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Ogden uses CARES money to help hundreds of businesses and nonprofits

Posted at 5:41 PM, Mar 02, 2021
and last updated 2021-03-02 19:41:27-05

OGDEN, Utah — More than 250 businesses and nonprofits in Ogden have been awarded grants through the Ogden CARES program.

More than $11 million was given out, with grants ranging between about $1,400 to $300,000, Ogden City business development division manager Sara Meess said.

“We wish we could’ve reached even more businesses, but just working with the funds that we had available through the city and working in partnership with some funding from Weber County, we felt like we were really able to get that money out into the community,” she said.

READ: West Jordan craft store barely hanging on; owner hopes for PPP money

The CARES money has helped keep employees paid and the doors open at Grounds for Coffee on Harrison Blvd, the owner said.

“We probably couldn’t have gotten through without it, honestly,” Suzy Dailey said.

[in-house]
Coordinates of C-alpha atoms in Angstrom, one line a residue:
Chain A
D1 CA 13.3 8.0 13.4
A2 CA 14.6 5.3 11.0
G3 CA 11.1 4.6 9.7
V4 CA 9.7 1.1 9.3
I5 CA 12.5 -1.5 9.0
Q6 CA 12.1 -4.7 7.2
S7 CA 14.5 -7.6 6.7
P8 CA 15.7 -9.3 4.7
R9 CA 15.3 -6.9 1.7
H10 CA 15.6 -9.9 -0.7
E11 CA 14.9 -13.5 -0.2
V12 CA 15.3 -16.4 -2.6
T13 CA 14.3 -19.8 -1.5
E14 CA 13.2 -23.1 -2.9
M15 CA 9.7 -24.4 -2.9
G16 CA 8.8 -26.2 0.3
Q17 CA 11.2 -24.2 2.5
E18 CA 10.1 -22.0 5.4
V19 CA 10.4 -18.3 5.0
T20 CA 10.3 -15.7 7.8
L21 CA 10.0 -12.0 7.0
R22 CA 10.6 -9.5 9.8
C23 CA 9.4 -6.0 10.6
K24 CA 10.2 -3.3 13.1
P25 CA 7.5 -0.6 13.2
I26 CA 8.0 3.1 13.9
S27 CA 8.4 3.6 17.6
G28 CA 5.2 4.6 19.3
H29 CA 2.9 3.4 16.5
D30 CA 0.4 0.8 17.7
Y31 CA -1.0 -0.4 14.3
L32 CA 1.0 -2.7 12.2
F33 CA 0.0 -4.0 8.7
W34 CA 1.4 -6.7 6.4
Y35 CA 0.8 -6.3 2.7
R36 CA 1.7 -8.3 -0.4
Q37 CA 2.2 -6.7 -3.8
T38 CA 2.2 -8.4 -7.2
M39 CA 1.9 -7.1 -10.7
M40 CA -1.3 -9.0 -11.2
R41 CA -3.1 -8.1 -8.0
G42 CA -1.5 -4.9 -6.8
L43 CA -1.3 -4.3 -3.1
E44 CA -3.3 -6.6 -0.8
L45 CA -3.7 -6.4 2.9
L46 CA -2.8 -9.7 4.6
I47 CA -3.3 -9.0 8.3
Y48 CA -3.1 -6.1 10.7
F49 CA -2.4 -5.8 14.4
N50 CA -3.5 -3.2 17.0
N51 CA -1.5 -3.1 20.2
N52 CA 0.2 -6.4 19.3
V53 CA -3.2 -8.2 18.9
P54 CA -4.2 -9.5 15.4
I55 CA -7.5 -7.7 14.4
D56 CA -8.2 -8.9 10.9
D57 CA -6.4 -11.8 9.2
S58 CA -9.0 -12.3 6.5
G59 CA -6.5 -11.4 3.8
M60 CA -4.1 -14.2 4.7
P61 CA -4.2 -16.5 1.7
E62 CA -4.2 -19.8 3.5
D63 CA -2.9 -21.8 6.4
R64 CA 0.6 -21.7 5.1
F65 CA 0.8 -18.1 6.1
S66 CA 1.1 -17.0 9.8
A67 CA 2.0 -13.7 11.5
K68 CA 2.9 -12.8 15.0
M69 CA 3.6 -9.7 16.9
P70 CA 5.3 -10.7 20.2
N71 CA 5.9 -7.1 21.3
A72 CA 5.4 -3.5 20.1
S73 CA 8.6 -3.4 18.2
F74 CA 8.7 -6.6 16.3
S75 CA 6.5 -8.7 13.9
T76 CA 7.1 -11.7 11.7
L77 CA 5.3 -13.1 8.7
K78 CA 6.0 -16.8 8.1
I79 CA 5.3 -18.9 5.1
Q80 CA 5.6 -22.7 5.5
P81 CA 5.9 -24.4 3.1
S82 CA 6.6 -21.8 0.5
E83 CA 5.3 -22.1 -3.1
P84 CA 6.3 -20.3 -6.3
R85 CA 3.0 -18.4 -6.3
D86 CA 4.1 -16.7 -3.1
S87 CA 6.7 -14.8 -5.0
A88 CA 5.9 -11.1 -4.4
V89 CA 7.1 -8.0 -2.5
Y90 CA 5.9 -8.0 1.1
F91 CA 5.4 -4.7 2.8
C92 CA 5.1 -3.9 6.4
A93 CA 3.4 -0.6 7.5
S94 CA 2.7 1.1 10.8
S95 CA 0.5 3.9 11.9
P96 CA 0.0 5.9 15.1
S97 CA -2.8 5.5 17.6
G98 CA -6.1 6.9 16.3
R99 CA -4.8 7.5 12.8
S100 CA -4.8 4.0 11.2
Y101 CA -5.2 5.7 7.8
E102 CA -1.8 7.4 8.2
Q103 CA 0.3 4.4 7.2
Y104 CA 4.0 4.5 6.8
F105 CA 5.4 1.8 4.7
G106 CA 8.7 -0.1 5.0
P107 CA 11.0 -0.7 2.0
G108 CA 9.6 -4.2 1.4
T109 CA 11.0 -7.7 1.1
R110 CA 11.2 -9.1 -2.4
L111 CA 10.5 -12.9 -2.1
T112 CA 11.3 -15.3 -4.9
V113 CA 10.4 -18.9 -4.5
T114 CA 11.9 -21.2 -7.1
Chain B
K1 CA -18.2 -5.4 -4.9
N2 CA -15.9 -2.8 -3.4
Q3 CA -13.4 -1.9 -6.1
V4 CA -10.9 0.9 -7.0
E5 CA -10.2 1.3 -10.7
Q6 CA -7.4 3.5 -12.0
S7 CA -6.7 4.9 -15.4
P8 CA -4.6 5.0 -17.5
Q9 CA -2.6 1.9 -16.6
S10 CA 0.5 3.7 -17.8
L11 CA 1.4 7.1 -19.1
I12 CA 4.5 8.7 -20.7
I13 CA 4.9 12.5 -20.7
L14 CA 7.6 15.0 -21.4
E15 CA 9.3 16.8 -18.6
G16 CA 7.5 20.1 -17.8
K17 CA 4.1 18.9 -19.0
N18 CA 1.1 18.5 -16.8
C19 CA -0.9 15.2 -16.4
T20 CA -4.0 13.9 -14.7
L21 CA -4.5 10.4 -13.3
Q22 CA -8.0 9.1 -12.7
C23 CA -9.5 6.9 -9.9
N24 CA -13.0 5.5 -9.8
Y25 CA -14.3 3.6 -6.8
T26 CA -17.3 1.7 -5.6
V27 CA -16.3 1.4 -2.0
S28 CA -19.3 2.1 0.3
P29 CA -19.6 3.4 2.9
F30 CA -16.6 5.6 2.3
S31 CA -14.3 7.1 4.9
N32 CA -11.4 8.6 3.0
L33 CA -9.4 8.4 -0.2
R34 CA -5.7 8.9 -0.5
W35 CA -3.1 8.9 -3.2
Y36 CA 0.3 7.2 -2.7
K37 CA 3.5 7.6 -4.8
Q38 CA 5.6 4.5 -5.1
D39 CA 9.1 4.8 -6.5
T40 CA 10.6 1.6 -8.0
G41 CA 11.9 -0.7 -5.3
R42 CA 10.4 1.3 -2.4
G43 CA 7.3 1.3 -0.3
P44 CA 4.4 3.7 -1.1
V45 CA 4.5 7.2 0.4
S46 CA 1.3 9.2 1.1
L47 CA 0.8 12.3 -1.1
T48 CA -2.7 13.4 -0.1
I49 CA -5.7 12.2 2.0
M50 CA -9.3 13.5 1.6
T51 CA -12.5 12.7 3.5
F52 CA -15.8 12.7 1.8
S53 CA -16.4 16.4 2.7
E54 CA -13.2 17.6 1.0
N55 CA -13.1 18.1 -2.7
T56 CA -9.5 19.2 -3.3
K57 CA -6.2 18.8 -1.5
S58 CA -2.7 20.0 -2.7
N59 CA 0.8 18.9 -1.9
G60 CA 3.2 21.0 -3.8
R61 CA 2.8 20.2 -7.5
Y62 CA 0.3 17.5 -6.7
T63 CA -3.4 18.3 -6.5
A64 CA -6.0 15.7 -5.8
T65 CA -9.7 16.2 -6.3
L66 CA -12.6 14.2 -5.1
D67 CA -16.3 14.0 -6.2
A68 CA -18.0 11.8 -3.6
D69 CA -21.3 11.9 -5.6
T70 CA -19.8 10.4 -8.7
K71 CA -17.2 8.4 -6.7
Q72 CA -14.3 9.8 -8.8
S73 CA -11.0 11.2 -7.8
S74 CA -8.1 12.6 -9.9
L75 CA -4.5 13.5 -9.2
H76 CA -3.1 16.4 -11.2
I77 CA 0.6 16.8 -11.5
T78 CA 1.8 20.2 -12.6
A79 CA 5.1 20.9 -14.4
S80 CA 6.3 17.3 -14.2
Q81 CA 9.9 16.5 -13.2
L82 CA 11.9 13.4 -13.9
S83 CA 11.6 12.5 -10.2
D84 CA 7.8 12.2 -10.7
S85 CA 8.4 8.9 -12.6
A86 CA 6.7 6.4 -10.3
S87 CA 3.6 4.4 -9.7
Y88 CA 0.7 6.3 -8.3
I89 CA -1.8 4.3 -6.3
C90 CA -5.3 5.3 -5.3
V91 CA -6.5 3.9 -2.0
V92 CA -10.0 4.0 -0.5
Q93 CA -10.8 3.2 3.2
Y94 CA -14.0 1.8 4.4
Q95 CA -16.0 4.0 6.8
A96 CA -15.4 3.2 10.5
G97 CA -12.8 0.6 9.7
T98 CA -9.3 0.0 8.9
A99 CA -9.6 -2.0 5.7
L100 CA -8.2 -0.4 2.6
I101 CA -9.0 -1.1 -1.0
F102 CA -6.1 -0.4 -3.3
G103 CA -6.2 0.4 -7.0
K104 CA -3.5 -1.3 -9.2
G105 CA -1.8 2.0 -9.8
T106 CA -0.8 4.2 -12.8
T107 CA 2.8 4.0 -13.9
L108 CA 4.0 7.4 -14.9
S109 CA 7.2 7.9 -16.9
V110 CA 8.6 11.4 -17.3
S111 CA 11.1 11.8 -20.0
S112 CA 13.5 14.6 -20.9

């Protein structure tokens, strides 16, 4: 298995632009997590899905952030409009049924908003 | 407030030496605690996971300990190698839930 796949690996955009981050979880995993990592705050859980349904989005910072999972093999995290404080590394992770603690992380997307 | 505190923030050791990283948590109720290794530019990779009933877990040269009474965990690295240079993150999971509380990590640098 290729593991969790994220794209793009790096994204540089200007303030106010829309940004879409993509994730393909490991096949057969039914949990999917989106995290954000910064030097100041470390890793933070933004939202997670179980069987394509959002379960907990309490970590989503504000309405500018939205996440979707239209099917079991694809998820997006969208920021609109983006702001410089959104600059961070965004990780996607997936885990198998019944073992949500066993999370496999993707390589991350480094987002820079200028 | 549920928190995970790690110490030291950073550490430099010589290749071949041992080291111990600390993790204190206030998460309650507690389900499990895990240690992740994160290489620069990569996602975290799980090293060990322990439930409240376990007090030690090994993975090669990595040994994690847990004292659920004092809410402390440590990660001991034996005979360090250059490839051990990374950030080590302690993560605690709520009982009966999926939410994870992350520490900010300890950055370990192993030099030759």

It has been a difficult year, but being able to pivot and do to-go only has helped with business, Dailey said. They are hopeful with the vaccine that they will be able to reopen their dining room when their employees are protected.

“That has been our question since March, you know, when is this going to be over? How will we know what it is appropriate to reopen?” Dailey said.

The grant money also helped many nonprofits like the United Way of Northern Utah. The pandemic has brought many additional challenges, the organization's president and CEO Tim Jackson said.

“Part of the reality whenever there is an economic downturn is the needs increase and non-profit organizations that already often run on shoestring budgets are having to do even more with less,” he said.

The CARES money allowed the nonprofit to not only stay staffed but also help many people in the community, Jackson said.

“During the pandemic, if we didn’t have these additional resources, you would be seeing a lot more families falling through the cracks that are instead are able to sustain their livelihood. They are able to move forward and have hope,” he said.

Unfortunately, a handful of business haven’t been able to survive the pandemic, but now the city is working to help get the rest of the small businesses through the finish line, Meess said.

“We have seen kind of a mix. There are definitely some businesses that have stabilized as things start to head back towards normal and there are others that still are just really feeling that impact,” she said.

For more information on PPP loans and assistance for Utah businesses, click here.